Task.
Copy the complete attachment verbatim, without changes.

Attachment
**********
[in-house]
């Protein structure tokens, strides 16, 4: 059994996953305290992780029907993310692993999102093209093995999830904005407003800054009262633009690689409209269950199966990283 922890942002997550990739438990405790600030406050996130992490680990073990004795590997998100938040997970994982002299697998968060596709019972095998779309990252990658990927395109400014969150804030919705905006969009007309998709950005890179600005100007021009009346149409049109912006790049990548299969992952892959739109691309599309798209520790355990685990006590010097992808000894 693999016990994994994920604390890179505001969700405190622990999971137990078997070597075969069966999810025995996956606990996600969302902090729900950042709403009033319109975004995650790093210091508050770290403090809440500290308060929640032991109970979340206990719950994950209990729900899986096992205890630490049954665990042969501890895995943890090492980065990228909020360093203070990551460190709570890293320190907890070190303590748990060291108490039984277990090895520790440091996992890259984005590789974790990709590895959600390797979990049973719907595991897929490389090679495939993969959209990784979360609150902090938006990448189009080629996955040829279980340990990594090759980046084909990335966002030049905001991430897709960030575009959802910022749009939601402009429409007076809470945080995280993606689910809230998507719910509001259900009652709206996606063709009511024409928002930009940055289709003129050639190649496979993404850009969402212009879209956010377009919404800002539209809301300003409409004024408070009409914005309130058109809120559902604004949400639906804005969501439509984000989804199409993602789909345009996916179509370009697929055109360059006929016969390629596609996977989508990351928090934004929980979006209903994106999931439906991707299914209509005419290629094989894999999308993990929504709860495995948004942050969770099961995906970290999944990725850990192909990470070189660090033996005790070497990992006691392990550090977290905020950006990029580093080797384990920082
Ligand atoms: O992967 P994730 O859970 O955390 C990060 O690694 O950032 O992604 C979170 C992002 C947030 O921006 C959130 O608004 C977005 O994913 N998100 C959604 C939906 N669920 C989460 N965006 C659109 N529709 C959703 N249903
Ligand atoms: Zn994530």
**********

[in-house]
């Protein structure tokens, strides 16, 4: 059994996953305290992780029907993310692993999102093209093995999830904005407003800054009262633009690689409209269950199966990283 922890942002997550990739438990405790600030406050996130992490680990073990004795590997998100938040997970994982002299697998968060596709019972095998779309990252990658990927395109400014969150804030919705905006969009007309998709950005890179600005100007021009009346149409049109912006790049990548299969992952892959739109691309599309798209520790355990685990006590010097992808000894 693999016990994994994920604390890179505001969700405190622990999971137990078997070597075969069966999810025995996956606990996600969302902090729900950042709403009033319109975004995650790093210091508050770290403090809440500290308060929640032991109970979340206990719950994950209990729900899986096992205890630490049954665990042969501890895995943890090492980065990228909020360093203070990551460190709570890293320190907890070190303590748990060291108490039984277990090895520790440091996992890259984005590789974790990709590895959600390797979990049973719907595991897929490389090679495939993969959209990784979360609150902090938006990448189009080629996955040829279980340990990594090759980046084909990335966002030049905001991430897709960030575009959802910022749009939601402009429409007076809470945080995280993606689910809230998507719910509001259900009652709206996606063709009511024409928002930009940055289709003129050639190649496979993404850009969402212009879209956010377009919404800002539209809301300003409409004024408070009409914005309130058109809120559902604004949400639906804005969501439509984000989804199409993602789909345009996916179509370009697929055109360059006929016969390629596609996977989508990351928090934004929980979006209903994106999931439906991707299914209509005419290629094989894999999308993990929504709860495995948004942050969770099961995906970290999944990725850990192909990470070189660090033996005790070497990992006691392990550090977290905020950006990029580093080797384990920082
Ligand atoms: O992967 P994730 O859970 O955390 C990060 O690694 O950032 O992604 C979170 C992002 C947030 O921006 C959130 O608004 C977005 O994913 N998100 C959604 C939906 N669920 C989460 N965006 C659109 N529709 C959703 N249903
Ligand atoms: Zn994530």